PALO ALTO — It seemed unlikely that Steve Webster, Erik Affholter and Jeff Brown would all play significant roles for USC. Who are these guys, anyway?
It also seemed unlikely that USC would shut out Stanford. But that's what happened Saturday at Stanford Stadium as the Trojans beat the Cardinal, 10-0, before an estimated crowd of 73,500.
By winning, USC snapped a two-game losing streak and improved its Pacific 10 record to 3-2. The Trojans are 5-2 overall.
Stanford, which was off to its fastest start since 1971 with a 5-1 record, is 2-2 in the conference and 5-2 overall.
The Trojans and Cardinal aren't usually caught up in grim, defensive struggles. But that was the tenor of Saturday's game on a clear, warm day in the Bay Area.
It was the first time that Stanford has been shut out at home since 1964, when Washington won, 6-0. USC hasn't shut out Stanford here since 1932, when a Howard Jones-coached national championship team won, 13-0.
So much for musty statistics.
Webster, USC's third-string tailback, who hadn't played previously this season, made his debut in the third quarter.
A 5-foot 10-inch, 180-pound sophomore from Helix High School in La Mesa, Webster was sidelined most of last year with an ankle injury that later required surgery.
He is known as a big-play runner, but he made the tough, inside yards against Stanford, spinning away from defenders and helping to sustain a field-goal drive in the fourth quarter that provided USC with a 10-0 lead.
Webster made 60 yards in 16 carries, outgaining both Aaron Emanuel and Ryan Knight, USC's regular tailbacks.
Affholter, a sophomore reserve split end, made a leaping catch in the end zone of quarterback Rodney Peete's 18-yard pass. He said he wasn't the primary receiver.
The second-quarter touchdown was set up when cornerback Louis Brock intercepted a pass thrown by Stanford's John Paye, carrying it 41 yards to the Cardinal 32-yard line.
Jeff Brown, a redshirt sophomore fullback, was virtually unknown until Saturday, unless you'd kept your field glasses trained on special-team performers.
Brown, who backs up Todd Steele and Leroy Holt, had only one official carry, for zero yards, before Saturday's game. That was in the opener against Illinois.
He got into the game because Steele was bothered by a sprained ankle and Holt was woozy after taking a blow to his head.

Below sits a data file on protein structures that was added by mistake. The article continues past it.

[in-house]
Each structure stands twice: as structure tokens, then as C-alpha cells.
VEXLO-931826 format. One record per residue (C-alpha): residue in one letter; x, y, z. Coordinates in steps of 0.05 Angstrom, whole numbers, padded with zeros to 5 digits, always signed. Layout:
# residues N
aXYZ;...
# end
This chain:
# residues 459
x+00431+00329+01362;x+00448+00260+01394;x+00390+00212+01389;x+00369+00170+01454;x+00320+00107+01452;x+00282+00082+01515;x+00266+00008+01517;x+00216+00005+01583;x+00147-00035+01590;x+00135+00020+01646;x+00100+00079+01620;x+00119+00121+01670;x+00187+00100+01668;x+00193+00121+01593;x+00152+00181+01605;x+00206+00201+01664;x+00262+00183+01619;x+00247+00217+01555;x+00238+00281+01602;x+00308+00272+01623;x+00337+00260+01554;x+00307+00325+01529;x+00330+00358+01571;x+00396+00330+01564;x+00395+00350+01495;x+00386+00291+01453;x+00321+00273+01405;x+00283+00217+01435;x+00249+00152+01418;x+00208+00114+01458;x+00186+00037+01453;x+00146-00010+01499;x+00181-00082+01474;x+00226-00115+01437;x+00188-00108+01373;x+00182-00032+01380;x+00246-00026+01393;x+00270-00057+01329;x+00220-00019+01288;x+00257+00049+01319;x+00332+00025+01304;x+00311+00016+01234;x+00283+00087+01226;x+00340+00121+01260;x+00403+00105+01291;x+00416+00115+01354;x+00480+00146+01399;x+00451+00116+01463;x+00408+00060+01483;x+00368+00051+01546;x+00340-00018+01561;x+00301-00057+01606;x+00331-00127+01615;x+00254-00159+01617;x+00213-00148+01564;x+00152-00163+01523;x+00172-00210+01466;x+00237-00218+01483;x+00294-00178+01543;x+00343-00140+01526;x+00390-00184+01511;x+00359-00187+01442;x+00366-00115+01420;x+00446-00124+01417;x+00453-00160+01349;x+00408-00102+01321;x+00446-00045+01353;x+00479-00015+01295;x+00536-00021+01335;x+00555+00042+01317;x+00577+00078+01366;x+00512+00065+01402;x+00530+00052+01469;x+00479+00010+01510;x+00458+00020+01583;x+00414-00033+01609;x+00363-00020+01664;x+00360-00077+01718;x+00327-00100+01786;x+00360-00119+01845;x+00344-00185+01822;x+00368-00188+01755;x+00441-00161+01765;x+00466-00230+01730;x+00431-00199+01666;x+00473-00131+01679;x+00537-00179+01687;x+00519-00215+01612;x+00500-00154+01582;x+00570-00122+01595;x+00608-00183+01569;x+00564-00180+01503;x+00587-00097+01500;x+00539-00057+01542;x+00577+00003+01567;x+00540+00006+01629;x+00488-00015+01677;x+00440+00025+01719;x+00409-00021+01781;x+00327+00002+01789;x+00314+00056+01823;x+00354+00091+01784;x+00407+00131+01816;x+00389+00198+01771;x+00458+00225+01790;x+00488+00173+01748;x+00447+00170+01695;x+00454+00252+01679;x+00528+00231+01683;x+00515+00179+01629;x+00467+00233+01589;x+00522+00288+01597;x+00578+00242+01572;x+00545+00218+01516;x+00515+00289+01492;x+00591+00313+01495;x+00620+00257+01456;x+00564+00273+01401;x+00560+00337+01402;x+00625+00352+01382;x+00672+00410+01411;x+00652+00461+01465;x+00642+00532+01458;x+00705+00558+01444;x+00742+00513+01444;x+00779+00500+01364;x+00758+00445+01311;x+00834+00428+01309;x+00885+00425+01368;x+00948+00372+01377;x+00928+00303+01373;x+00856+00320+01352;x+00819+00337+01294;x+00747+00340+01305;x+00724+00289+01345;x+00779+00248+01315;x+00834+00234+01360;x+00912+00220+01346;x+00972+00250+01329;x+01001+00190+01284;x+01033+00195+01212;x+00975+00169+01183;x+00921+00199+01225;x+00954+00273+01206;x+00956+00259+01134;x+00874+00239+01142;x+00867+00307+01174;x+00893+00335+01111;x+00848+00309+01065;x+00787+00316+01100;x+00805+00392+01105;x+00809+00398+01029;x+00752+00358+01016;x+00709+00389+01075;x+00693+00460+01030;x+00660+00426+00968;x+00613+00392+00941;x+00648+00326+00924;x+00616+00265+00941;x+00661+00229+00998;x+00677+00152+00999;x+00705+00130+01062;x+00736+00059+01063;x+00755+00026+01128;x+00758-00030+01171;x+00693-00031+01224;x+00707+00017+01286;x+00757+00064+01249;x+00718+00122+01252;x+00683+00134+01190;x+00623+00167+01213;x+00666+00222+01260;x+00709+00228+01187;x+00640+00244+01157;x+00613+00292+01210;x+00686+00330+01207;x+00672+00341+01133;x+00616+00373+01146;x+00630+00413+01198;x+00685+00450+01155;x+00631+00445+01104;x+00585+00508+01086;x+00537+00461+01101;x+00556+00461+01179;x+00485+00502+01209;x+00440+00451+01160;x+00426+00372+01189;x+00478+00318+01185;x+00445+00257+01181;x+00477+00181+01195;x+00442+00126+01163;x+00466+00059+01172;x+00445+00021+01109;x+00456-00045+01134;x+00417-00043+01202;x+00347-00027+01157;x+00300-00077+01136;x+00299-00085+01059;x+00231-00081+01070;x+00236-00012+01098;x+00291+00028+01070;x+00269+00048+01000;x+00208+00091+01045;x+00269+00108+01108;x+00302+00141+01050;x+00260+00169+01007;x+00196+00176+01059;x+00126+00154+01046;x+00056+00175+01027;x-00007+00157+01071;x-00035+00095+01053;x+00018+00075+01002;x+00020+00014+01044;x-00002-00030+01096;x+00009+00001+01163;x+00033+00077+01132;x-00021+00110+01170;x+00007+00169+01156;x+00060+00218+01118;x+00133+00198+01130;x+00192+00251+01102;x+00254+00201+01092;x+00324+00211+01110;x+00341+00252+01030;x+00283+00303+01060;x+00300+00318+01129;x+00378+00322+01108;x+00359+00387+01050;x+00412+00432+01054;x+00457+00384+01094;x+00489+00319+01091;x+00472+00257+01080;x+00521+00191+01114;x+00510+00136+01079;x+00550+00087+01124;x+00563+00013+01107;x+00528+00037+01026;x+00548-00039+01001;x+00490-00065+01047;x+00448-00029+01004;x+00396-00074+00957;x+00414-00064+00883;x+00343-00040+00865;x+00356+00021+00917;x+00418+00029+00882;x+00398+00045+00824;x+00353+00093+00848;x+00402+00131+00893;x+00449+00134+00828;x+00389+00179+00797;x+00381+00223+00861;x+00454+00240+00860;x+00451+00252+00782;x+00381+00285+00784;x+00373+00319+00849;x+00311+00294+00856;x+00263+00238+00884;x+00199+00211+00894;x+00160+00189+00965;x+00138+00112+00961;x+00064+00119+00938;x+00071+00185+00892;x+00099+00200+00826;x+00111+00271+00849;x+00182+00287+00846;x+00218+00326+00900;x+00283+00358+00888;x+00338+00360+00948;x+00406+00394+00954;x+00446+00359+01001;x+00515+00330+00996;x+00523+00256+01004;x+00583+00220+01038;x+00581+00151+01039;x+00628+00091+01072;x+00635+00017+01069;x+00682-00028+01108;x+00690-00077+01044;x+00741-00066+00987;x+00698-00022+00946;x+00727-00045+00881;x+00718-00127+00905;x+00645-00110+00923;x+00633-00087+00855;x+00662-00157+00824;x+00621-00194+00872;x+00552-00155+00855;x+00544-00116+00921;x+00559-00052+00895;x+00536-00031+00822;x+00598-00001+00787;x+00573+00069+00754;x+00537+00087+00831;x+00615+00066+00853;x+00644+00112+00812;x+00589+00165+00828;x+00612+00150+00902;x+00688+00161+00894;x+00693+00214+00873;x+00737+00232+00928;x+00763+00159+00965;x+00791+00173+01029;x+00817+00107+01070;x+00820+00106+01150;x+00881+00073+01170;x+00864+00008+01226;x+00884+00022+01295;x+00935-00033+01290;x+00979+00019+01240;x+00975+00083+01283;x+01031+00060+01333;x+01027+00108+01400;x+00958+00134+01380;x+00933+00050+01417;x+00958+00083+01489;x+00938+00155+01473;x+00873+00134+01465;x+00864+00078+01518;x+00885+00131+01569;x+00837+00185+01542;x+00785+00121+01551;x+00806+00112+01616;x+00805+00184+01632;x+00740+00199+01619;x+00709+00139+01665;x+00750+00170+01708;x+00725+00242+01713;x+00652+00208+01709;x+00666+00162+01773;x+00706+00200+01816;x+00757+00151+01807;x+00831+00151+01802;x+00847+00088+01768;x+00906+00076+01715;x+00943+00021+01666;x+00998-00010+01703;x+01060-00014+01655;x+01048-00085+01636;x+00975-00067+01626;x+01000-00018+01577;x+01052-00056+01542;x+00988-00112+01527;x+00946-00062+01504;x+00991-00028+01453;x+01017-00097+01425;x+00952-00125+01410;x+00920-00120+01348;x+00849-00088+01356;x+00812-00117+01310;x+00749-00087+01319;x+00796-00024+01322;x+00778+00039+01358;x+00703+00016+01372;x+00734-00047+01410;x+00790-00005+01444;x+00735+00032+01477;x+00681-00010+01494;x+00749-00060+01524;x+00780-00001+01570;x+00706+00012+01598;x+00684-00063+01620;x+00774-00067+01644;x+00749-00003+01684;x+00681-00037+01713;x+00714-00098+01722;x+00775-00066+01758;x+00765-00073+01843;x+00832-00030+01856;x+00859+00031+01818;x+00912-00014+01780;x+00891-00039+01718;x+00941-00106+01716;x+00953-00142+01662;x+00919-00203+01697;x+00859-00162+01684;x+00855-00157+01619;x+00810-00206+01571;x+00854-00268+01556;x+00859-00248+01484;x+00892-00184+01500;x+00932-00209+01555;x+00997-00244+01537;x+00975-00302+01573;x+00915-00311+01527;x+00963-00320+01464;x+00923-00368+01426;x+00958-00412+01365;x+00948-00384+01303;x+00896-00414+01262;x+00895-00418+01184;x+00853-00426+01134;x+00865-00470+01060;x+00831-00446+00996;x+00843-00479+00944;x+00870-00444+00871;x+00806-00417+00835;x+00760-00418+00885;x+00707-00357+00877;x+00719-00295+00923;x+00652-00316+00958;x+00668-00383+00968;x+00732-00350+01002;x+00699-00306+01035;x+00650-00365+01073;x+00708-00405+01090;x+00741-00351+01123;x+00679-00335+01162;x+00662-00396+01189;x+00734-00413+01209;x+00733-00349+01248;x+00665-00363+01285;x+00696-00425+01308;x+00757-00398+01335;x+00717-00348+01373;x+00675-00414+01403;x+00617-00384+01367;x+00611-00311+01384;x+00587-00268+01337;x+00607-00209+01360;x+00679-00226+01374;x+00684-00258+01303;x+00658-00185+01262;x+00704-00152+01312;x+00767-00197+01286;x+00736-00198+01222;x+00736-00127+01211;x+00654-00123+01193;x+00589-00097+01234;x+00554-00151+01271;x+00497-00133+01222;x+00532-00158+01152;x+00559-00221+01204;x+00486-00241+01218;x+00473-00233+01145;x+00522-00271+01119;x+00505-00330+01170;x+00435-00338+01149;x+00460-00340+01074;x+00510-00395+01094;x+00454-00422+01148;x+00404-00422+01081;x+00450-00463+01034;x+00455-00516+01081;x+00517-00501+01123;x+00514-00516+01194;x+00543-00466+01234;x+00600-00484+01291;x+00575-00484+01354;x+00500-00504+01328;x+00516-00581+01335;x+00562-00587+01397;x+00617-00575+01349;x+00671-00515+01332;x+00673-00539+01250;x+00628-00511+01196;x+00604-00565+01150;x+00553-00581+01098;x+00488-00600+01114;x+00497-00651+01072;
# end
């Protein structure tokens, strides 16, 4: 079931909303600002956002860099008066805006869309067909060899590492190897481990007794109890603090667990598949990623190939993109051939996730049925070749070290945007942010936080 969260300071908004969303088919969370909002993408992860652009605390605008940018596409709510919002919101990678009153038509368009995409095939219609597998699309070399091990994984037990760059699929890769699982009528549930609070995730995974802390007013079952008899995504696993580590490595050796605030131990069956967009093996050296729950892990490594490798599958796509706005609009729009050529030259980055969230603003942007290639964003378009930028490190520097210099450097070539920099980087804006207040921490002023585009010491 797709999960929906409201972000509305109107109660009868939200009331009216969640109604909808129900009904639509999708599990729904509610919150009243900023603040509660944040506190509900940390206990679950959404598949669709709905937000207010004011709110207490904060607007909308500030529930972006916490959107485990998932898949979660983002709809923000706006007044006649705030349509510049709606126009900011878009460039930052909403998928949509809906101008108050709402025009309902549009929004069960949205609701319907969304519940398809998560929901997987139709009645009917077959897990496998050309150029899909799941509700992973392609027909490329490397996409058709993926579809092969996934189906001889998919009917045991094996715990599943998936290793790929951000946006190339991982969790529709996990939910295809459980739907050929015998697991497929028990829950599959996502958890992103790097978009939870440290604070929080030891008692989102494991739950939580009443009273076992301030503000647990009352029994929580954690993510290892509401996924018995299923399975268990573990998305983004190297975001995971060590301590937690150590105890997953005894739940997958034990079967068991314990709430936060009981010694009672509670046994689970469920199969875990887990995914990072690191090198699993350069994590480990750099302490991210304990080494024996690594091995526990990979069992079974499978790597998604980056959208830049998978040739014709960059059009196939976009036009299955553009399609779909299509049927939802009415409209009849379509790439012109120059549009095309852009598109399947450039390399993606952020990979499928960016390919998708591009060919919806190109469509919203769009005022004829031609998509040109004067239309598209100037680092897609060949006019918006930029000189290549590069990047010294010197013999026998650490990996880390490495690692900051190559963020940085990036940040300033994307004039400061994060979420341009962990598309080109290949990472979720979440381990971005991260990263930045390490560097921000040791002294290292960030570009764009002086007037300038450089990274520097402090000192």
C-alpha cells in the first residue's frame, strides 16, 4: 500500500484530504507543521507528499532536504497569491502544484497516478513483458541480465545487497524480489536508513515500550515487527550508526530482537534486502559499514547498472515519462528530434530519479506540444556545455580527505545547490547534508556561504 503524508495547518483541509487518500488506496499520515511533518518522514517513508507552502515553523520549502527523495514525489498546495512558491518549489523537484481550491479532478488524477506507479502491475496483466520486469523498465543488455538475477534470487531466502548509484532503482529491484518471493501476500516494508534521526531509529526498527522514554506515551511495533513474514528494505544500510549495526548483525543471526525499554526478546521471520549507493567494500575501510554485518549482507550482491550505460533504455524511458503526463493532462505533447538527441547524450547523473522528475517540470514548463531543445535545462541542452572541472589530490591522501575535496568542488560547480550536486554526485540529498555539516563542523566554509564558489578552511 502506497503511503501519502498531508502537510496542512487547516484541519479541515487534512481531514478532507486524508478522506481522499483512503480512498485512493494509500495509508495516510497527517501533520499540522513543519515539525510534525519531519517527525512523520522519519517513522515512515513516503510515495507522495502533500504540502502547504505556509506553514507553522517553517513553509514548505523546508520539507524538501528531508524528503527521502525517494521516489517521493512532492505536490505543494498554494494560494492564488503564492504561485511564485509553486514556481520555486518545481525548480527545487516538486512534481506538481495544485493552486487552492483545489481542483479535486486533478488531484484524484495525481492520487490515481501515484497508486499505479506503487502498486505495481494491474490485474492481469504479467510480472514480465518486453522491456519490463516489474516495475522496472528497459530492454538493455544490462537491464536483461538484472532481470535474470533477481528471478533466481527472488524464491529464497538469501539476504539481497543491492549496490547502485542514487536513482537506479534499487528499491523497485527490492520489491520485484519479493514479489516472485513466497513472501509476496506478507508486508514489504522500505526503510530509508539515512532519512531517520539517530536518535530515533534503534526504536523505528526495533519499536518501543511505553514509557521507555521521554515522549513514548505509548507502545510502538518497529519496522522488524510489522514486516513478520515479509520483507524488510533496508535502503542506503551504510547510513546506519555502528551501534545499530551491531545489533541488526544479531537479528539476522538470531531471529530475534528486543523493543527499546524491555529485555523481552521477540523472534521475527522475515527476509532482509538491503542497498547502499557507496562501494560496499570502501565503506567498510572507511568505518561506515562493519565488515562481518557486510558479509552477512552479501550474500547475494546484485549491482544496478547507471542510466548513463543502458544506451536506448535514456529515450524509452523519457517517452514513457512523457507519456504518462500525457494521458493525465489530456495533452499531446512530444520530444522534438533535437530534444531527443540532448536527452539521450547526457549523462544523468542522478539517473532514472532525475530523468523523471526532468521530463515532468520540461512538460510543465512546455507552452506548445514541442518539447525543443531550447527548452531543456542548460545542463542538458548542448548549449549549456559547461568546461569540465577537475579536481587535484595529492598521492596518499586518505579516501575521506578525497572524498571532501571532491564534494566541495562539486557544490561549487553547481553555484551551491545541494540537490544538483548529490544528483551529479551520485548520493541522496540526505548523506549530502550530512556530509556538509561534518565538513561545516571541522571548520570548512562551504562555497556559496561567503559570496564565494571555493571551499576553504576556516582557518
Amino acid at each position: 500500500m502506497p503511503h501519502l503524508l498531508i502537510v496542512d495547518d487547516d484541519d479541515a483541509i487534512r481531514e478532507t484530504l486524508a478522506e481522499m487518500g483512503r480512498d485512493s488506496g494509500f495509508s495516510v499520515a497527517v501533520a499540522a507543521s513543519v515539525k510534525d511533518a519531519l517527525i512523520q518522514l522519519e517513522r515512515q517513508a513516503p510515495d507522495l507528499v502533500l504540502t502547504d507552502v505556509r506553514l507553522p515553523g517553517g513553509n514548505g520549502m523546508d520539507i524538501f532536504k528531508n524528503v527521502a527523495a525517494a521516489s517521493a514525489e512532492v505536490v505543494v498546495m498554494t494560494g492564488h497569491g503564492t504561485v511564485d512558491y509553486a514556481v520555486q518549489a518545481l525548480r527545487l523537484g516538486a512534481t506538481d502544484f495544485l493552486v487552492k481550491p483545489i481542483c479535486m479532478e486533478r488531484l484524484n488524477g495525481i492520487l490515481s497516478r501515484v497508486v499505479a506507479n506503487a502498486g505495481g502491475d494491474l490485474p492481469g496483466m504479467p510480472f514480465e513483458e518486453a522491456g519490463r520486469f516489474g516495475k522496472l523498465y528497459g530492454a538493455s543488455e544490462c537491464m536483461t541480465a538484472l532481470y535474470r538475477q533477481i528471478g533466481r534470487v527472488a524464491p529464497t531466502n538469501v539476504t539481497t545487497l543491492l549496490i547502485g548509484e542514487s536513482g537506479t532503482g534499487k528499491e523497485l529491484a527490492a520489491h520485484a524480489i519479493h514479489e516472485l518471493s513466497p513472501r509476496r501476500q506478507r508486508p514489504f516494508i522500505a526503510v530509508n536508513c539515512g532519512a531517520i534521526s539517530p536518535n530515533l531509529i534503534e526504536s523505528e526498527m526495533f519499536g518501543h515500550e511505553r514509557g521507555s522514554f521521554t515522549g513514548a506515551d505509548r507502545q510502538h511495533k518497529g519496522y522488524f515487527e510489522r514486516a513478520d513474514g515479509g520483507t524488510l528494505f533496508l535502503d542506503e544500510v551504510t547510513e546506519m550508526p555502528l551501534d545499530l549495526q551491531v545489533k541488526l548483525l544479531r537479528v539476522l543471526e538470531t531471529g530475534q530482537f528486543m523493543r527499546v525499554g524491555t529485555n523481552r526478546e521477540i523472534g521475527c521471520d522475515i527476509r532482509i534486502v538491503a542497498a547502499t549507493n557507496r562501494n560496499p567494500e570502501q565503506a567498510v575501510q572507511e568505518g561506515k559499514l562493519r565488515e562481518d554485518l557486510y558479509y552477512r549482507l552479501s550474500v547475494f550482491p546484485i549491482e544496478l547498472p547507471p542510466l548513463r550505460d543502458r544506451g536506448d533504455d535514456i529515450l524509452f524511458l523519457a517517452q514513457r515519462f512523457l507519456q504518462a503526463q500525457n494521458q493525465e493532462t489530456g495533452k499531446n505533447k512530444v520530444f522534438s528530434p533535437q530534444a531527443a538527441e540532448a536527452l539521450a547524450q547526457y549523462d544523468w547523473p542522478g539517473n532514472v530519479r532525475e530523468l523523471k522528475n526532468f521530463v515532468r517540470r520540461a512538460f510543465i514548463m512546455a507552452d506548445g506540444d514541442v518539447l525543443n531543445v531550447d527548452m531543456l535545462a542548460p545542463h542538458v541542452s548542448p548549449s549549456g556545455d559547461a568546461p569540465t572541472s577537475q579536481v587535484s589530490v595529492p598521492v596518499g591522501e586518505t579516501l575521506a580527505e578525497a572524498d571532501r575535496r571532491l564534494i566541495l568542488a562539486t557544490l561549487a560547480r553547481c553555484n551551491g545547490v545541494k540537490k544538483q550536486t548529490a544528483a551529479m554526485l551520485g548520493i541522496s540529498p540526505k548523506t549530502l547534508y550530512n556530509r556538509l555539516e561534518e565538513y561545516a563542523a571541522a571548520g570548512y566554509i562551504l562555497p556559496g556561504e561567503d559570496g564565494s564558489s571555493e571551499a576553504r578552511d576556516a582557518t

The 5-11 205-pounder who came to USC as a walk-on from Golden West College in Huntington Beach made his presence felt on USC's field-goal drive.
He burst up the middle for 22 yards on second and one from the USC 36-yard line to help get Don Shafer in range for his 22-yard field goal.
It was certainly a day for surprises. Stanford, with its usually proficient offense, averaged 347 yards in total offense in its first six games.
The Trojan defense limited the Cardinal to only 172 yards, just 64 in the second half.
That was done by a mixture of coverages that kept Paye, Stanford's skilled quarterback, off balance. Paye completed 23 of 37 passes for 122 yards, but his longest completion was only 18 yards to wide receiver Jeff James. Several of his throws were deflected, and he threw three interceptions.
Paye had to throw in a hurry at times and couldn't locate his wide receivers, who were lost somewhere in the USC zone defense.
Peete threw only 18 passes, but he completed 12 for 169 yards and the touchdown to Affholter.
Affholter has played regularly this season as a reserve wide receiver, but Webster and Brown didn't figure previously in the Trojan offensive scheme.
USC Coach Ted Tollner said he wanted to get a look at Webster, and he was not disappointed. He also said it wasn't a reflection on the abilities of Emanuel and Knight.
However, Emanuel, who has lost one fumble in each of USC's six previous games, couldn't hang on to a handoff from Peete when USC was threatening from Stanford's one-yard line in the second quarter.
Stanford had a stout goal-line defense as USC couldn't take it in on four downs from the one-yard line. Then, Peete and Emanuel couldn't get together on the exchange on fourth down, and Stanford linebacker Kurt Colehower recovered the bobble at the three-yard line.
Webster, who had a ligament reattached to his right ankle in summer surgery, said he practiced well during the week and was confident of a good performance if given the chance. He had a knack of spinning away from defenders just when it seemed that he would be tackled.
"Coach Tollner told me at halftime, 'Be ready, you're going to play,' " Webster said. "I told him I was ready. I wasn't looking for the big play. I just wanted to hold onto the ball."
Webster has the reputation of a breakaway type, but there was some doubt whether he could take a pounding.
"I think I showed today that I could take a shot and bounce right back up," he said. "I feel very good. I thought I could prove myself when my time came."
Webster hadn't played since he made a cameo appearance against Arizona State in the third game last season.